How HIV Can Escape an Experimental CRISPR Therapy

Targeting HIV-1 with CRISPR/Cas9 stops the virus from replicating, but can also help it escape, two recent studies show.

Apr 7, 2016
Tanya Lewis

FLICKR, NIAIDCRISPR/Cas9 gene editing has shown remarkable therapeutic potential, including the ability to fight pathogens like HIV. But the same process that inactivates the deadly virus may also enable it to escape the treatment, according to research led by Chen Liang of McGill University in Montreal, published today (April 7) in Cell Reports.

“It’s very nice work which offers important information related to development and use of CRISPR/Cas9 for suppressing viruses—in this case, HIV infection,” neuroscientist Kamel Khalili of Temple University’s Lewis Katz School of Medicine in Philadelphia who was not part of the study told The Scientist. “Their data suggest targeting a single site within a viral gene can accelerate viral escape and emergence of mutant virus that remains resistant to initial targeting molecules.”

The findings essentially replicate those of another group, led by Atze Das of the Center for Infection and Immunity Amsterdam. The Das team’s findings appeared last month (February 16) in Molecular Therapy.

“We both demonstrated HIV-1 can be inhibited by the CRISPR/Cas system, and [that] the virus can escape,” Das, who was not involved in the new research, told The Scientist. He said the similarity of the studies was a coincidence.

A number of previous studies have demonstrated that CRISPR/Cas9 can be used to prevent HIV from replicating, but there wasn’t much evidence that the virus could escape that repression.

For the present study, Liang and colleagues used single guide RNAs (sgRNAs) and the Cas9 enzyme to target and snip out HIV-1 DNA from the genome of human T cells in vitro.

When Cas9 cuts the DNA, the cell repairs it using a process called nonhomologous end joining. This process is prone to errors, resulting in insertion and deletion mutations, or indels. By culturing cells with CRISPR-modified HIV, the researchers showed that these indels are lethal for the virus—they reduce the number of infected cells, and produce fewer infectious viruses.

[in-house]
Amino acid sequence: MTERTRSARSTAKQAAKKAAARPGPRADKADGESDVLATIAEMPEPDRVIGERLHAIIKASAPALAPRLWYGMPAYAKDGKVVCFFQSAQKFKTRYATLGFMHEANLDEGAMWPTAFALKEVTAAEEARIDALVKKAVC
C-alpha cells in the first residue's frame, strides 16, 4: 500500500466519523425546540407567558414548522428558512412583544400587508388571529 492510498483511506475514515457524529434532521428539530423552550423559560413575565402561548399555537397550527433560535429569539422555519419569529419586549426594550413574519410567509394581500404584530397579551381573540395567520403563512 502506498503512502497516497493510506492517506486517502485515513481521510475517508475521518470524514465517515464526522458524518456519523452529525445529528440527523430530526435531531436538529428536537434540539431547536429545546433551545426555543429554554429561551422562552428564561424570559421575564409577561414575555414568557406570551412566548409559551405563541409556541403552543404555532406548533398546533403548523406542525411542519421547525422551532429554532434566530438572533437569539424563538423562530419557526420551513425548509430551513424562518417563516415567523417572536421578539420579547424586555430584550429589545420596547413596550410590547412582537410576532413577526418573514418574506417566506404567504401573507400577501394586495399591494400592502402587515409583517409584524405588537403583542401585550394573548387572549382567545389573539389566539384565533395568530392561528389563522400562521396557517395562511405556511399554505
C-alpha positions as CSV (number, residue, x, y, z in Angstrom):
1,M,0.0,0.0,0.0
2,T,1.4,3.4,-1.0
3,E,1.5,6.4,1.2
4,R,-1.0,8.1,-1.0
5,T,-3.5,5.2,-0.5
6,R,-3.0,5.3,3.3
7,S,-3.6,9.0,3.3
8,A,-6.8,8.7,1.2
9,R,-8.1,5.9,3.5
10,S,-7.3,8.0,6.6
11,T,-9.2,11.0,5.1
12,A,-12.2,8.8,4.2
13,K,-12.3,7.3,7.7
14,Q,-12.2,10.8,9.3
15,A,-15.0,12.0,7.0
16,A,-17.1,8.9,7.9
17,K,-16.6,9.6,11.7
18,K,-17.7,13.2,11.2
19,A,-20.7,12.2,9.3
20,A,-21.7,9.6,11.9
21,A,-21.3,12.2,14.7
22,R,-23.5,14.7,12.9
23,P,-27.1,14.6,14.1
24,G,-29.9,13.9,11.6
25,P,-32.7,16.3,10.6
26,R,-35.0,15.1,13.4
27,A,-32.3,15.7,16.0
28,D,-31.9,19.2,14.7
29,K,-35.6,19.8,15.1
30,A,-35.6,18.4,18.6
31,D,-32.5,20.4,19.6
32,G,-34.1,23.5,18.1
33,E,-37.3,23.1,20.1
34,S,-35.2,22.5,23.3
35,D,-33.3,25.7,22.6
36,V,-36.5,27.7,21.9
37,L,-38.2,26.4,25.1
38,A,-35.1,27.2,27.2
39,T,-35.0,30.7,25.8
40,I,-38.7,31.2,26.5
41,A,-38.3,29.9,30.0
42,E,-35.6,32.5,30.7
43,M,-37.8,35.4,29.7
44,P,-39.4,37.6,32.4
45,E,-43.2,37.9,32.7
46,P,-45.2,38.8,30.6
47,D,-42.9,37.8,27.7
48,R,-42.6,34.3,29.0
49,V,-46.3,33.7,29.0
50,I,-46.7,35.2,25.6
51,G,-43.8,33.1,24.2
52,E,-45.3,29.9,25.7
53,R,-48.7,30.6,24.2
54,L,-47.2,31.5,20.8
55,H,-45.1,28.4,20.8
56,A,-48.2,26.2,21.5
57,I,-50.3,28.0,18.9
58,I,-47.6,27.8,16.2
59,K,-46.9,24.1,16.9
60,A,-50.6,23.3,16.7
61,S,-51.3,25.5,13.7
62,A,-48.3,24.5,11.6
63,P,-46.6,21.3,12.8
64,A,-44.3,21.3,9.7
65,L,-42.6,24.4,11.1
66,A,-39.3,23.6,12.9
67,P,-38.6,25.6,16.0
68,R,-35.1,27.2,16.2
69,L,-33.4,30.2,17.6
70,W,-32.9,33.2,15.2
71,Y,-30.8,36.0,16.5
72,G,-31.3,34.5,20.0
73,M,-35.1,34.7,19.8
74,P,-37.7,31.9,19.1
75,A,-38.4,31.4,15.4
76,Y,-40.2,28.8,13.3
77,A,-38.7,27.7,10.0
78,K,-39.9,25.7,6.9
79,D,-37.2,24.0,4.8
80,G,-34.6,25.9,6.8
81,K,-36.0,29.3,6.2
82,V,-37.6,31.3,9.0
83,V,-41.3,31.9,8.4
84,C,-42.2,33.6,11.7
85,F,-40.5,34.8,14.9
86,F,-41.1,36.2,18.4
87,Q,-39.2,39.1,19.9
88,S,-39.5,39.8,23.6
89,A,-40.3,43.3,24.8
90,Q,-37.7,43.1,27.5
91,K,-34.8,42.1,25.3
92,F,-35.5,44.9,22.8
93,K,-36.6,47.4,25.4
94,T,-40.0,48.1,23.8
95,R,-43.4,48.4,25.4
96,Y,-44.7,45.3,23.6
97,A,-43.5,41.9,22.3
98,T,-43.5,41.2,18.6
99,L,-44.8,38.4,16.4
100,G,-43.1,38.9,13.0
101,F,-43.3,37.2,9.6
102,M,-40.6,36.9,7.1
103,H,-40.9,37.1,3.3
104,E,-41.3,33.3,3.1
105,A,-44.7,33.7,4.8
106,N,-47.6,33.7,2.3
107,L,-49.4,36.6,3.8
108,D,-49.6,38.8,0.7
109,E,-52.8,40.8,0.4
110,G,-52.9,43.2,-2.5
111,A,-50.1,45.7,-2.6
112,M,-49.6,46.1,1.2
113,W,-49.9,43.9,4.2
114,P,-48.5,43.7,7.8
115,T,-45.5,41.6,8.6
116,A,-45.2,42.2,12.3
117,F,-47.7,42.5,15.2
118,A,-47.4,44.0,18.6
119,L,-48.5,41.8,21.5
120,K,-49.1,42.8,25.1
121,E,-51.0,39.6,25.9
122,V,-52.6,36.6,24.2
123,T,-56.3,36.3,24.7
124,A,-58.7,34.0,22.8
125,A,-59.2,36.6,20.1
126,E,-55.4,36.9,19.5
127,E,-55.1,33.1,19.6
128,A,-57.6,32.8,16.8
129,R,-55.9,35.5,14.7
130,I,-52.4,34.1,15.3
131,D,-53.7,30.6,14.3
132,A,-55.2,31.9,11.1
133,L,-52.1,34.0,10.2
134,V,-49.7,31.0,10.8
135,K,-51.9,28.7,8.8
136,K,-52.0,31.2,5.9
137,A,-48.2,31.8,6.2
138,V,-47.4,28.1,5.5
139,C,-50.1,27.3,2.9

However, some of the mutations were minor enough that the virus was able to escape and infect other cells. When the researchers cloned and sequenced the DNA from the escaped virus, they expected to see mutations throughout the DNA. “But we found that the mutations were all clustered at one site—where the Cas9 enzyme cleaves the viral DNA,” Liang told The Scientist. As a result, the sgRNA could no longer recognize the viral sequence, rendering it immune to future CRISPR attack.

The study provides “experimental evidence to show the existence of HIV viral escape for single guide RNA/Cas9,” neurovirologist Wenhui Hu of Temple University who was not involved in the work told The Scientist in an email, “although it was predicted and the proof of concept had been proposed or tested,” he added.

Liang’s team is now working on ways to address the problem. One method the authors suggest—demonstrated by Hu’s team and other groups—is to target the viral DNA using multiple guide RNAs, which increases the chances of disabling the virus.

Another approach would be to use an enzyme other than Cas9 to cleave the DNA. Cas9 works by cutting the gene at the same place where the guide RNA binds, and the cell introduces mutations at that site. By contrast, other enzymes, such as Cpf1, doesn’t cut both strands right at the RNA binding site. If the DNA were the text on a piece of paper, Cas9 cuts it right next to the words, whereas “Cpf1 cuts on the edges,” Liang explained.

It’s worth knowing the limitation of using CRISPR with an sgRNA, said Liang. “If you don’t know it and you use [the technique] in a patient, it will fail.”

Z. Wang et al., “CRISPR/Cas9-derived mutations both inhibit HIV-1 replication and accelerate viral escape,” Cell Reports, doi:10.1016/j.celrep.2016.03.042, 2016.